When Jimmy and Sam venture to the eighth floor later that night, she learns Jimmy was born in this building (which was built in 1990), and has also stolen books from Denise. He also regales Sam with a previous tenant named Tom Sullivan who worked at a nearby factory and when fired for a previous rape conviction, disappears into thin air. Rumors circulate that Tom was using hidden passageways within the building, peering at the other residents through two-way mirrors. Catch the great, quick montage here between the last of the remaining residents right before Jimmy and Sam enter Malestrazza’s apartment.
They explore his apartment – gaping holes are torn open in the cement, bent re bar sticking out where bodies have been located and extracted, including that of Malestrazza himself (who, as it turns out, actually did reside in the building, after all) whose face was almost ripped off by the cement. Among the victims, Jimmy’s father and at least fifteen other people. Uncool alert — Jimmy clicks his dog when it begins to bark. Animal cruelty is effective in films only to the extent they alert you to damaged characters. It’s disgusting and vile and totally repugnant to show this kind of behavior.
Enough of my animal right’s tirade – someone’s followed Sam and Jimmy into Malestrazza’s apartment. I suspect it’s the same guy who earlier showed his axe to Sam in the hallway, but you’re only meant to believe that. Misdirection is par for the course.
“One, two, he’s coming for you. Three, four, cement will pour. Five, six, it fills up quick. Seven, eight, you’re too late. Nine, ten, he’ll wall you in…” a childish choir sings as Sam runs around in the dark trying to find Jimmy. I know this is meant to be an intense moment, but somehow the song that is also used as a melody in the Nightmare on Elm Street series is ultimately ineffective here. I was laughing as I tried to type the words.
There is a sweet, and inappropriate, moment between Sam and Jimmy when she removes her pants, lets her hair down, and Jimmy cleans a gash on her knee after she’s taken a nasty fall. Did I mention Jimmy is home schooled, has only one friend, and a dog whom he kicks? Yeah, I’m somehow sensing the whole home schooled, sheltered adolescence thing is working out perfectly for him. He leaves, quickly, when questioned about his hand on her thigh. When, not if but when, I start having nightmares about the walls coming to life, sprouting arms, and trying to suck me in I’ll know it’s time for a long vacation.
The Malestrazza building is starting to get to Sam. The nightmares have started – she dreams of being entombed, cement engulfing her. She shaken to her core and when her professor boyfriend shows up, she has the strength to confront Mr. Burnett (aka Axeman). We learn Malestrazza gave him this apartment, and that he was the prime suspect in the murders that took place in the building. All in all, the film loses momentum here, for now. Next, we overhear a conversation between Mary and the hole from where Jimmy’s father was extracted. As she leaves, Sam and her boyfriend are trapped inside Malestrazza’s apartment – and Sam finds a hidden passage, not seen in the blueprints. I love the idea of secret hallways, two-way mirrors except when they can be used against me. And let’s face it, these things are always capitalized upon by the unscrupulous. Always. Like our dear teenager, Jimmy, who’s been using the passage to watch Sam bathe. Ah, teenagers, what special contributions they make.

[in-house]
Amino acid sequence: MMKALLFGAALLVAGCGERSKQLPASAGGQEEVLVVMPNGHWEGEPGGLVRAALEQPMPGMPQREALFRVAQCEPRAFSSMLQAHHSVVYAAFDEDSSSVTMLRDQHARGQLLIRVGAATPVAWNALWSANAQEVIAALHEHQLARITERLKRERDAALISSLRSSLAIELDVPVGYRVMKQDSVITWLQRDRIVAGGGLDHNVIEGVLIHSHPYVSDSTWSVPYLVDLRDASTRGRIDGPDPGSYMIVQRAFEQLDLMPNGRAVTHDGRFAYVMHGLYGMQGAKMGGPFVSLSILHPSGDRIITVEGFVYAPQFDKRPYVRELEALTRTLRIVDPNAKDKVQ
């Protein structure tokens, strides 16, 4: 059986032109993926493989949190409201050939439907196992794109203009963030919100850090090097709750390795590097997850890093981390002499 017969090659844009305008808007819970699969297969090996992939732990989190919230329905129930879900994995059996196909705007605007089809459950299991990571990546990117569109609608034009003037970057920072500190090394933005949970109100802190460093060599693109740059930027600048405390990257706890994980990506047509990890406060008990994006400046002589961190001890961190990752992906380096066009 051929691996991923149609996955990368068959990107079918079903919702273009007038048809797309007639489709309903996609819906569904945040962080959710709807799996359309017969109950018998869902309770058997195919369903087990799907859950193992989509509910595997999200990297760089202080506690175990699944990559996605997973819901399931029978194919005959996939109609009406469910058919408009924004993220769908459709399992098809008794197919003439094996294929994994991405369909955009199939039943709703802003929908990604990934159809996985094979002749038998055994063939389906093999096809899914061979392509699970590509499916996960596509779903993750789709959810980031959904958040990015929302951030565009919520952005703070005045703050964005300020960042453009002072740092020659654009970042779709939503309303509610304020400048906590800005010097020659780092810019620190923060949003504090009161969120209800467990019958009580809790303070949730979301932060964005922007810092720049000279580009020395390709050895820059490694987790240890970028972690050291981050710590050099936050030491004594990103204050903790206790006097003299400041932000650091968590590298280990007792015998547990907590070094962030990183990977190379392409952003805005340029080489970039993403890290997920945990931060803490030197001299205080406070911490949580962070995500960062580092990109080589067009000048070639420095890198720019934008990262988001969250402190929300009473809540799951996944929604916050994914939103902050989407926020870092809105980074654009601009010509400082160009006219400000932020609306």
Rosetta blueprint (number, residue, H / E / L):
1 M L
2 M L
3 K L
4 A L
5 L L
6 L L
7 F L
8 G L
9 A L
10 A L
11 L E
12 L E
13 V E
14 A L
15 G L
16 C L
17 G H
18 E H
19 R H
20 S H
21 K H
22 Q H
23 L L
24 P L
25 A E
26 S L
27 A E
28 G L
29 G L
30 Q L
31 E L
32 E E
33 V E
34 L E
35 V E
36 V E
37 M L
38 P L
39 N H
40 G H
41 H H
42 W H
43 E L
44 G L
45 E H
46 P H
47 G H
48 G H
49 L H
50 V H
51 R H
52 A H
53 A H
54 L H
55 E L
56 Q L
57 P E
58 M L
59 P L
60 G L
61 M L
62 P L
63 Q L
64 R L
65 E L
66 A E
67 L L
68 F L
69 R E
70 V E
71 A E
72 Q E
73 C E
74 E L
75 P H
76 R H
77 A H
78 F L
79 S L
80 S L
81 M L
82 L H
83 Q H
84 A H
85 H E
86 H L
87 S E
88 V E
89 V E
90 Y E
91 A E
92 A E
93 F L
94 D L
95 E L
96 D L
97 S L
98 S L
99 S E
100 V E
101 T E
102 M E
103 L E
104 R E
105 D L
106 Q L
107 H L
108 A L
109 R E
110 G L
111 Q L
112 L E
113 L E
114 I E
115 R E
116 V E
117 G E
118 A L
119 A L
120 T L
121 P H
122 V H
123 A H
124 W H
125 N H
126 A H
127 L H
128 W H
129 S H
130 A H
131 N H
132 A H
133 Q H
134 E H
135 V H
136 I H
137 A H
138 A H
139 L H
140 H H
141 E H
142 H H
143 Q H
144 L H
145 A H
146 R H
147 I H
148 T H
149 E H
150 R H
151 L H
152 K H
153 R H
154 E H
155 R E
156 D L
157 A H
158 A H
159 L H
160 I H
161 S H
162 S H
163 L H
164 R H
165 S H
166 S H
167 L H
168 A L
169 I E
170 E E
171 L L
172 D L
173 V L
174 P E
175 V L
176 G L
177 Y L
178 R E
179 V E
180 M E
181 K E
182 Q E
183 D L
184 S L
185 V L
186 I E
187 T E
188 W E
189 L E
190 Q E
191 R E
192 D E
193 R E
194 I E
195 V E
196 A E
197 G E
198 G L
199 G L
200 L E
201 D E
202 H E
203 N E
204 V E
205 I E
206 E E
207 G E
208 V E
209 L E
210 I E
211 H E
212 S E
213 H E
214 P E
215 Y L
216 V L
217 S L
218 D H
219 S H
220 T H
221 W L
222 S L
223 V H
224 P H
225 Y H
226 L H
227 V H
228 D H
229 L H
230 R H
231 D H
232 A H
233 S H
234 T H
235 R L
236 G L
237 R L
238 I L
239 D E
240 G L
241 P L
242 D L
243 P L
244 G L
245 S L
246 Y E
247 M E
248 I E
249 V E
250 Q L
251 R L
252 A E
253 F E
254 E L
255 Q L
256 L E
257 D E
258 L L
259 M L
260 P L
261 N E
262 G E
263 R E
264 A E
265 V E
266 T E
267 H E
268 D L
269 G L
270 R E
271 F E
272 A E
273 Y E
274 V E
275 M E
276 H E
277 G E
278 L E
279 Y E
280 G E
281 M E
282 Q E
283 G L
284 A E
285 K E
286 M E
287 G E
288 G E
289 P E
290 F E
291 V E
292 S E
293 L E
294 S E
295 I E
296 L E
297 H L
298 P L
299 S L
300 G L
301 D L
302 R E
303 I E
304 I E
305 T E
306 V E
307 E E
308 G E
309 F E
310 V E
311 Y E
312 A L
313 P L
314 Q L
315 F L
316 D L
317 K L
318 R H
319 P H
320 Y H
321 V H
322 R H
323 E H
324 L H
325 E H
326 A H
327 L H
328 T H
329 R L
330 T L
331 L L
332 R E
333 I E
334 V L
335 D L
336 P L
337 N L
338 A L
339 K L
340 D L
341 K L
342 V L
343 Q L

Sam’s boyfriend convinces her to leave on their trip in the morning when she’s still distressed that night after all that’s happened. Jimmy listens, crying, as Sam and her boyfriend…enjoying each other’s company. And despite the pact they made the night before, as the cold morning light shines in upon them, you somehow know they’re not going to be leaving anytime soon. When Sam find’s the beheaded body of Jimmy’s dog, you realize things are going to get worse from here on in, this is your cue.
Quickly, Sam finishes her demolition report despite the fact that the blueprints are incorrect. What a stroke of luck when Jimmy arrives with an apology – a book of Malestrazza’s which details the hidden intricacies of the building. It looks gorgeous – too bad we don’t get to see more of it.
If you’re thinking what I’m thinking, we have all of the pieces for the final climax – all sorts of weird suspects, a tainted past, previous murders that could be linked to future crimes or discoveries, and one final mystery. Where did the rest of the 100+ tenants of the Malestrazza building go? It’s not quite pitch perfect, but it does the trick…because to get to this point, you’ve only been spoon fed the things you need to know. It isn’t until Sam falls down a shaft from the roof of the building that everything comes, at last, into focus.
The final word: Walled In is not always what you want it to be, but it does succeed on many levels. It is ultimately satisfying – both as a thriller and as a character study (although you will probably not be surprised by the ways in which the actors respond to the situations into which they are thrust), and delightful…if a crime thriller/horror/drama can be (and in my world, it can). The ending is operatic and as a viewer, having made it thus far, you will be rewarded for your efforts. In the words of Deborah Kara Unger this film is “Edgar Allen Poe meets Hitchcock.” Enjoy.
Wiki facts: Walled In
Rotten Tomatoes: 23%
Watch or Buy: Walled In on Amazon